After the race meeting we grabbed some dinner and then headed back to Mike and Laura's place where we packed up our gear for the next day before heading to bed in advance of our 5:00am wake-up call the next morning (the race started at 7:00am). Our alarms went off the next morning and after grabbing some breakfast we headed up Big Cottonwood Canyon to Brighton Ski Resort where the race was starting. Here is a shot of Roanne and Mike suiting up in the pre-dawn light:

After getting geared up we walked over to the lodge for the gear check (probe, beacon, shovel, jacket, and helmet) and then headed over to the parking lot where the race was starting. One strange thing this year was that the race was starting with people running a few hundred yards with their skis strapped to their packs, then putting their skis on and starting to skin. If you think walking in ski boots isn't awkward enough you should try running in them, and if you still would like to feel a little more ungainly, do with with some heavy skis strapped to your back. Here is a shot of everyone waiting to start:

The only saving grace for the start was that they had a bagpiper blasting away getting everyone in the mood for the ensuing battle:

At 7:00am the gun fired and we were off, shuffling across the parking lot towards the snow so that we could put our skis on and start having fun. I had made a conscious decision not to completely slay myself on the first climb (or any of the climbs for that matter) since it was going to be a long haul (10 miles with 5500 feet of climbing), so things went according to plan as I chugged up the hill at a good tempo, passing some people but not going crazy. It was perfect weather, calm with no wind but overcast so that it wasn't too hot. I would say that I felt a little better in the race than I did last year, since I am more comfortable on skis now and I knew the course which also helped. Roanne was doing the Recreation Division version of the race (I was, of course, doing the Race Division) which cut out a few climbs, so at one point in the race we got to hang out briefly as I re-passed her after our courses merged again. Here is a course profile for the Race Division:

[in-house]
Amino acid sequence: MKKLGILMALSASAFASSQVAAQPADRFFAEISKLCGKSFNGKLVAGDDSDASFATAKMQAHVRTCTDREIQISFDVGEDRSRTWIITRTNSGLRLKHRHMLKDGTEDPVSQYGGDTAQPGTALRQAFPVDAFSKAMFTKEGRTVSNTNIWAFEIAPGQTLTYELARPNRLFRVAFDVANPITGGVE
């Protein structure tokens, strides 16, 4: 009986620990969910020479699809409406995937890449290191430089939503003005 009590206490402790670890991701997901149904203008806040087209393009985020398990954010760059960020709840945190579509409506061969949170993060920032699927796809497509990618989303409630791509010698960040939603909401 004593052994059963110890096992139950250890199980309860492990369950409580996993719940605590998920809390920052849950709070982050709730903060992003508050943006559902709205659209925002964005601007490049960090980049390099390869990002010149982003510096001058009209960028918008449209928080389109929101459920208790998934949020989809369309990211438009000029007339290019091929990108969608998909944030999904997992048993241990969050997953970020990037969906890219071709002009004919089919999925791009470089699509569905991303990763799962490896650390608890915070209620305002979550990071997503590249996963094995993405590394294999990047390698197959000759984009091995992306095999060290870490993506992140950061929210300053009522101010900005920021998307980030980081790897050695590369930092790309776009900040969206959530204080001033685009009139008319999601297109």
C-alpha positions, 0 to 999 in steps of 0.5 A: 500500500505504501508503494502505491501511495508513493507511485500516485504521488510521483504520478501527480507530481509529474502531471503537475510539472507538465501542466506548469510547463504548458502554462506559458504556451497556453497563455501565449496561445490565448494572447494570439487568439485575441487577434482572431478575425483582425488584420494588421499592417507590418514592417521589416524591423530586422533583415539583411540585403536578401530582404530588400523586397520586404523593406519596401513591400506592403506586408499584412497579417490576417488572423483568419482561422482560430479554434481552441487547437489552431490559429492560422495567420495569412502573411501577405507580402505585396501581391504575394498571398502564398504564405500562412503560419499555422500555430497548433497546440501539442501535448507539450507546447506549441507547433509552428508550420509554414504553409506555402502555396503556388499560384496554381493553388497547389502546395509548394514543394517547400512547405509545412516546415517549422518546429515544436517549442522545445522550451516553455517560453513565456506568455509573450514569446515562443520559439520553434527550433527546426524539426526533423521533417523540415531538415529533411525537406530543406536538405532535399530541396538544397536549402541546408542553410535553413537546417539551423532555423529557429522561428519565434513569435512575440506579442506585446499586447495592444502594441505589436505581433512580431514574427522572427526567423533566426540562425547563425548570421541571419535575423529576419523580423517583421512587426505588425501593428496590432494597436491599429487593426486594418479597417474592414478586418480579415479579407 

You can see that there are two big climbs with some smaller ones mixed in; by the start of the second big climb I was really starting to feel it, and by the start of the 700 foot booter to the top of Mount Millicent (the top of the second big climb) I was REALLY starting to feel it. Nevertheless I managed to hold it together during the final descent, though I had some serious leg cramping issues and a few near missed going through a section where I had taken a digger last year.

I was pretty happy to see the finish line come into view as I made my way down the final slope, 3 hours and 35 minutes after the gun had gone off. Roanne had just finished 15 minutes prior (her course was about 3 miles and 2000 vertical feet shorter) so it was nice to congratulate each other and enjoy the post race barbeque. Here we are celebrating our successful races:

Mike finished a little while afterward (he was in the Telemark division, Roanne and I were both in the AT divisions), and we headed out to watch the awards ceremony, where it was very humbling to find out that the winner had done it in just over 2 hours. Holy smokes! That was almost twice as fast I went. I know I have a heavier set-up than most of the people there (Fritschi Freerides and BD Havocs; most people were on Dynafit bindings and many had short and small skis) and that I just came from sea level, but those excuses combined are probably only good for about 20 minutes at the most, that doesn't even get me under the 3 hour mark! I guess I'll just have to spend more time skiing and less time working next winter. Here is a shot of the crowd gathered for the awards:

After the awards and the raffle (where I won a nice green shovel) we headed back down into the valley where we snoozed a bit for the afternoon before heading out to a birthday party in the evening for some of Roanne's book club friends. The next day we woke up feeling a bit sore, but, being in Utah, unless I couldn't stand up there was no way that I wasn't going skiing again. I met up with one of my former graduate students, Ondrej, and we headed up to Alta for an awesome day of riding the lifts and exploring the resort. Here we are the chairlift up:

It was strange to see the sky that color, in Seattle we don't have that (ours is gray if it can be seen at all) and I was also unfamiliar with the glowing orb that moved across the the sky. It was fun to catch up with Ondrej, and we made plans to hang out again in Seattle when he makes a trip out here in the summer. That night we made a good dinner at Mike and Laura's, and the next morning Roanne and I packed up our stuff and headed up Big Cottonwood Canyon one more time for some skiing at Solitude before packing it in around 3pm to head to the airport and catch our flight back to rainy Seattle. What a great weekend, I'll definitely be back for the PowderKeg in 2012 and you should too if you are reading this!

Saturday, March 5, 2011


Ever since I moved back to Seattle I have been meaning to plant an apple tree, and this past week I finally got around to it. We had an apple tree at our place in Salt Lake City and I really liked having fresh apples, so I wanted to have something similar here in Seattle. Roanne and I headed to Swanson's Nursery in north Ballard and picked out a fine young specimen, with four different types of apple varieties grafted onto it. This way you don't need more than one apple tree to pollinate each other. Here I am breaking ground:

And here is the new inhabitant of our front yard:

So far it seems to be doing well, though we won't know for a few weeks how it is really doing when it (hopefully) develops some leaves. Apparently we won't have apples this fall, but there is a good chance that we will the year after. I'll post some more pictures once it gets some leaves.